– Check for any dry spots on your horse’s back when you unsaddle. The horse’s back should be uniformly sweaty under the saddle. If your saddle doesn’t fit right, too much pressure will be concentrated in certain areas and if used consistently over time this will actually damage nerves (resulting in dry spots) and destroy pigment in those areas. If you see a horse with white saddle marks on his back, this is often the reason why.
Make sure you aren’t making the common mistake of placing your saddle too far forward on the horse’s back. If the saddle is too far forward, the tree will actually sit on top of your horse’s scapula, or shoulder blade. This will sore your horse, limit his front-end movement, shorten his stride and make him stiff. “The saddle should be placed so that it fits just behind the scapula,” notes Chris.
– “When you saddle up, always reach under the gullet of the saddle and pull any mane hairs loose from under the pad. Then pull the front of the pad up into the gullet so you create a “˜tunnel’ that allows air to flow under the saddle.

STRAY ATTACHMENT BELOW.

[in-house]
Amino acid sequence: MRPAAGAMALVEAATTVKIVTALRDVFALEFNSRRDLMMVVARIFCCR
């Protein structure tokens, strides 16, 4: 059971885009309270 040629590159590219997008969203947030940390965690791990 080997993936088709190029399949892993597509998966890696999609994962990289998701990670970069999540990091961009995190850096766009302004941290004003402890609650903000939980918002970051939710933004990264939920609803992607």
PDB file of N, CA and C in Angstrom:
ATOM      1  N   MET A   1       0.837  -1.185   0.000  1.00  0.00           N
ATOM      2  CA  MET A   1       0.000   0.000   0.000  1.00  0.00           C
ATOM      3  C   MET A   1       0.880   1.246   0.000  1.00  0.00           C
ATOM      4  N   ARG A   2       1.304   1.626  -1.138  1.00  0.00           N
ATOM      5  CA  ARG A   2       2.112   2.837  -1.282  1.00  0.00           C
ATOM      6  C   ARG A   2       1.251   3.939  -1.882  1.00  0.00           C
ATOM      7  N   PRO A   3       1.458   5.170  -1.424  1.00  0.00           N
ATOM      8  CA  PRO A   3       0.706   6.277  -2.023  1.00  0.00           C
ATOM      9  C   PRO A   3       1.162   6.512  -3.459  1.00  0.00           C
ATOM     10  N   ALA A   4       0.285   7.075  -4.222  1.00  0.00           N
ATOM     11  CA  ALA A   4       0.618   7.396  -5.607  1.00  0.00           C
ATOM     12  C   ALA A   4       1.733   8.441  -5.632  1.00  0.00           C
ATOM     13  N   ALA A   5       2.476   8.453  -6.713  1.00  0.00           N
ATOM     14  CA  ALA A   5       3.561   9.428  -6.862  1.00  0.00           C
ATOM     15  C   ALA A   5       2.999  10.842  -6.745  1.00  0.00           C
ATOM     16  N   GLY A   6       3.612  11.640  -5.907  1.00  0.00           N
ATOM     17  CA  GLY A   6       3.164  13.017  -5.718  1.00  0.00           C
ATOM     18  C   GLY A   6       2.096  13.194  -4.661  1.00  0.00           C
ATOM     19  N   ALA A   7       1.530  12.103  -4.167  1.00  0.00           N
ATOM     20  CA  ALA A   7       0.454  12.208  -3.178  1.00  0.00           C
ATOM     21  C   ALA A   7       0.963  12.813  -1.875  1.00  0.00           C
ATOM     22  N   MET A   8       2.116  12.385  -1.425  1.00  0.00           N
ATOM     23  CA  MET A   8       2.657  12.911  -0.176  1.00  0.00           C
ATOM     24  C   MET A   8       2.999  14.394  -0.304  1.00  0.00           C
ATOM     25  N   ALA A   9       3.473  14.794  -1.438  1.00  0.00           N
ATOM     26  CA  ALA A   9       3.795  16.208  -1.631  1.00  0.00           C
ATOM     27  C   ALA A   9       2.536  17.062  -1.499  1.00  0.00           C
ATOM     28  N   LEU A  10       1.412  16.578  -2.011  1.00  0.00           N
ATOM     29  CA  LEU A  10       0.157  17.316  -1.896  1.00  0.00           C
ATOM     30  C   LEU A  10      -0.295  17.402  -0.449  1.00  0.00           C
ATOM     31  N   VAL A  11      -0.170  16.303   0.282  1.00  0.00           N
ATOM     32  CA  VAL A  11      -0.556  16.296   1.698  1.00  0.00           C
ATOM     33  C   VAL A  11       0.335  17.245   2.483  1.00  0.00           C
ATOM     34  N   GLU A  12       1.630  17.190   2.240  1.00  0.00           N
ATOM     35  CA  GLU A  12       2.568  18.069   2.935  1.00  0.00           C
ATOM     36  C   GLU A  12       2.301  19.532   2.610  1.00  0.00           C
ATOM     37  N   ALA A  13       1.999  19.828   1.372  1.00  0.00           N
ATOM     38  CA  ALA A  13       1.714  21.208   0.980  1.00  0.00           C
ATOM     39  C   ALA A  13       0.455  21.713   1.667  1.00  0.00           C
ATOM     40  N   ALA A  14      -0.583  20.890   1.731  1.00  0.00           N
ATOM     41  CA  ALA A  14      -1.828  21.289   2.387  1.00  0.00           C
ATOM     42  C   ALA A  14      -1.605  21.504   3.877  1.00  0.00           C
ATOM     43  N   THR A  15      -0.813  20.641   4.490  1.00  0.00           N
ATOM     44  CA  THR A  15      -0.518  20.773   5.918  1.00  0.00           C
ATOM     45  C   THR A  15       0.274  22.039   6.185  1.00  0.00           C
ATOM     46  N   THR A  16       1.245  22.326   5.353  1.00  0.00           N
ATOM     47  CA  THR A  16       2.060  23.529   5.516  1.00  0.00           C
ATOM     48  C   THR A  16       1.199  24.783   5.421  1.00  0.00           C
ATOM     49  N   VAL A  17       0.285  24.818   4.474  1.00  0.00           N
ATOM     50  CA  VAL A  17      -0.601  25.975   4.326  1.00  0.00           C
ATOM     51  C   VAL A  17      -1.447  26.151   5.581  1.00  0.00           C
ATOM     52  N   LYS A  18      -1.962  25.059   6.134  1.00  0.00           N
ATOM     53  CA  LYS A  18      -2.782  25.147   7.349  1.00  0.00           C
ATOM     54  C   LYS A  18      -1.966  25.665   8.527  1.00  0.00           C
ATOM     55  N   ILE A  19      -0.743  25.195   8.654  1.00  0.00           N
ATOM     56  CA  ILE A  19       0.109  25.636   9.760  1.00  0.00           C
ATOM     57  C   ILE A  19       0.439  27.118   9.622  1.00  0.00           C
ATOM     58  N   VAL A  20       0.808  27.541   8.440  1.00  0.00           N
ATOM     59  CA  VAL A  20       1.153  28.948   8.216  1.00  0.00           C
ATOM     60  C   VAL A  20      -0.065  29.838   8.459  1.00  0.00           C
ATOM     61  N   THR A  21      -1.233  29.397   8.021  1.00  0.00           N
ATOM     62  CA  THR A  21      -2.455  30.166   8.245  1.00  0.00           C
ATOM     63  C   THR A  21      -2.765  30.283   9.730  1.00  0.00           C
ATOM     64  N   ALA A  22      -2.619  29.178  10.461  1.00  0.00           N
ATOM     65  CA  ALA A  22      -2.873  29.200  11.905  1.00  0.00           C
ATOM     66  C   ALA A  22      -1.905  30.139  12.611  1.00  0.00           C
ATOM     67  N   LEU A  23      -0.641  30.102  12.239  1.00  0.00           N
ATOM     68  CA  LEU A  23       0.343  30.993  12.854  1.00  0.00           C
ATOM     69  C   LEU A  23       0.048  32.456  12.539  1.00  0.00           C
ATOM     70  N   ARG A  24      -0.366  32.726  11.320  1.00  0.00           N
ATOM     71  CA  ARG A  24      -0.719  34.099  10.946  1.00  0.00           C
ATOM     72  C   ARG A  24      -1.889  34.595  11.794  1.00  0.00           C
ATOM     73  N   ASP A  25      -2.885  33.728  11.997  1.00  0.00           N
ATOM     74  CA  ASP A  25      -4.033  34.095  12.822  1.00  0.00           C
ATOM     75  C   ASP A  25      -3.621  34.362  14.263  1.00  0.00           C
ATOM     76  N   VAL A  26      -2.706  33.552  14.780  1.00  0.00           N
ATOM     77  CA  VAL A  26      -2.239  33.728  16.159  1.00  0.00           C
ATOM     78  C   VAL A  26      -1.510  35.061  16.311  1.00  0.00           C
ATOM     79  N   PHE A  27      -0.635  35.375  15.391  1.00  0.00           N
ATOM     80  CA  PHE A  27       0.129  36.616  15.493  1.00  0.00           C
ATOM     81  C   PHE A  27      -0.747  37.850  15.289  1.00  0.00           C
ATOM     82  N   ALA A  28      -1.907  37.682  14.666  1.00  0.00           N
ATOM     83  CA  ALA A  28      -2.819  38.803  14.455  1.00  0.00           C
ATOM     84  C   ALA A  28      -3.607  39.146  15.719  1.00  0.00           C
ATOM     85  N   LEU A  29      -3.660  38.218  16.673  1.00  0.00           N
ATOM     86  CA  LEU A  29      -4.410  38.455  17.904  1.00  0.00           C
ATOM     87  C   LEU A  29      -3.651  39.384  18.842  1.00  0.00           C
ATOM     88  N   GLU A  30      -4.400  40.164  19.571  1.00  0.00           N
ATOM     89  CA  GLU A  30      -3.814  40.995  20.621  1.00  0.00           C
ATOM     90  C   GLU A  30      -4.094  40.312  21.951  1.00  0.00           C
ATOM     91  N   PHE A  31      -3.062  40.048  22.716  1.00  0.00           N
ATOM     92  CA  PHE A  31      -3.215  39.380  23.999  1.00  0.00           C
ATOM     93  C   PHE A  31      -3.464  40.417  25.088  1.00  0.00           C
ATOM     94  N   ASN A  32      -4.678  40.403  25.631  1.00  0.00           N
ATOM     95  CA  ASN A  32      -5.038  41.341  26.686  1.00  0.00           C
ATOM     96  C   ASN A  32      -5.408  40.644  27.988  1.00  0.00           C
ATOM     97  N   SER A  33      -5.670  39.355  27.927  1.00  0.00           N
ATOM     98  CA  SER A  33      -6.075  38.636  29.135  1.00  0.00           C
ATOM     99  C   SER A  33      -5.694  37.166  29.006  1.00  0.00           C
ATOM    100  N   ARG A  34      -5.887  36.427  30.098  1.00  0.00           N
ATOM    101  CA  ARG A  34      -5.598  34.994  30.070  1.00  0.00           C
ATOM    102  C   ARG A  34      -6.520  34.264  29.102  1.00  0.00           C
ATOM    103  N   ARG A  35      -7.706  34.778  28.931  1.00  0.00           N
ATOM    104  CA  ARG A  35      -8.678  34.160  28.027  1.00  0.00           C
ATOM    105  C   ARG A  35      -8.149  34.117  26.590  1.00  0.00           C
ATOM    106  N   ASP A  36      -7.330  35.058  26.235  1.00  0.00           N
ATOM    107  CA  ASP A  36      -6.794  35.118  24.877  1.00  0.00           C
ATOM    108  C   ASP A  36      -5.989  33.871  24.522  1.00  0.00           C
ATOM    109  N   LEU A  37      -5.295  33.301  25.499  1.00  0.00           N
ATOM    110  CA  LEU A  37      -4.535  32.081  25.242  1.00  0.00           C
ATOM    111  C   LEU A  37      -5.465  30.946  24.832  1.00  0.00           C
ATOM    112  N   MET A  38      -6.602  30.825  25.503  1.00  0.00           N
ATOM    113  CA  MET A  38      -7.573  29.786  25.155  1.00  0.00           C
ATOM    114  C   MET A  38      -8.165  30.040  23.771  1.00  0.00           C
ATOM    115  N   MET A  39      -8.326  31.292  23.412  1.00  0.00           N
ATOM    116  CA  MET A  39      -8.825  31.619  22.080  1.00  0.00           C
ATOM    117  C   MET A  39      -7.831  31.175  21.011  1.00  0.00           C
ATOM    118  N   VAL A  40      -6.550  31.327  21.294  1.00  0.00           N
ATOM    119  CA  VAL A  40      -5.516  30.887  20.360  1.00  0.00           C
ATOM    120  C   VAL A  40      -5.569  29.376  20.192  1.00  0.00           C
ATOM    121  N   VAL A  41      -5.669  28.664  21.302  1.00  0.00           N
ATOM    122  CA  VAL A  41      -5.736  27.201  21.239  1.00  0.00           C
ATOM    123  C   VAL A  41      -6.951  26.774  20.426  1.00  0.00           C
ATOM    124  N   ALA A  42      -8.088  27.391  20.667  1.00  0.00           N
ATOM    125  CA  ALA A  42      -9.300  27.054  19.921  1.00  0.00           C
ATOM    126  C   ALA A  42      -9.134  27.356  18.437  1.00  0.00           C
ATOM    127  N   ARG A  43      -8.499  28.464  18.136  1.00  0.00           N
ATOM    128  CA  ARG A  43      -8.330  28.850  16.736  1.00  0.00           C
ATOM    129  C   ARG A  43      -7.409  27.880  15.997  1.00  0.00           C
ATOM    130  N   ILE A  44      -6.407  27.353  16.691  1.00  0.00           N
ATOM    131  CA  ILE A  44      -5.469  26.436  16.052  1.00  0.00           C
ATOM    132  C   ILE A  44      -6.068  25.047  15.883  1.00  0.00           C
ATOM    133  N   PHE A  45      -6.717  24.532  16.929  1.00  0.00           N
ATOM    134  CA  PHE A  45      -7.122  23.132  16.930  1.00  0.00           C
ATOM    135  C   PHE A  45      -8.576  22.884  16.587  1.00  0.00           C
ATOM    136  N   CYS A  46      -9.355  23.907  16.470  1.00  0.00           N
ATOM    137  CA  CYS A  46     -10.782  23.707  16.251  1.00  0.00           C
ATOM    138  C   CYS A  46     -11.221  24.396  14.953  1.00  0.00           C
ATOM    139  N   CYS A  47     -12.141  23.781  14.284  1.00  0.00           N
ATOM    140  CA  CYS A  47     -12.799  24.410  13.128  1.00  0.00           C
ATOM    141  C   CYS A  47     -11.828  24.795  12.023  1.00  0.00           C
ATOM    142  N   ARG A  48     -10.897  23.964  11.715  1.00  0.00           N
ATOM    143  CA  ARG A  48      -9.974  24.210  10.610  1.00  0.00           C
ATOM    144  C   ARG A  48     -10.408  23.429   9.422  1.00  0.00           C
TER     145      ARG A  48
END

– Avoid making your horse “cinchy” by not tightening up your girth immediately. Chris adjusts his girth at least three times, gradually tightening it, before mounting.
– “One problem I see is that riders don’t check their equipment often enough,” Chris cautions. “You should look over your tack every time you ride. A lot of wrecks could be avoided if riders checked their equipment each time they saddle up.”
Up Close with Chris Cox Born in Florida and ranch-raised in Australia, Chris returned to the United States in 1986 to make a career of working with horses. Years of working horseback on the ranch near Queensland gave Chris a healthy respect for the horse’s ability and intelligence, and helped him develop his own methods of individualized training. Active in the cutting horse world as both a trainer and competitor, Chris has trained a variety of breeds for different disciplines. He travels the United States, Canada, South America and Australia appearing at expos, conducting clinics and horsemanship demonstrations. His “Come Ride the Journey’ tour takes him to cities across the U.S. each year. Chris offers week-long intensive horsemanship clinics at his Diamond Double C Ranch in Mineral Wells, Texas. In 2008, Western Horseman released Ride the Journey, by Chris Cox with Cynthia McFarland, a 225-page, full color book that details Chris’ practical methods and training techniques. Packed with step-by-step exercises and color photos, the book will help you improve your horsemanship skills, no matter what discipline or breed you ride. Visit www.chris-cox.com or call Chris Cox Horsemanship Company at 1-888- 81-HORSE for information about the Ride the Journey book, upcoming course dates and appearances, equipment and training DVDs.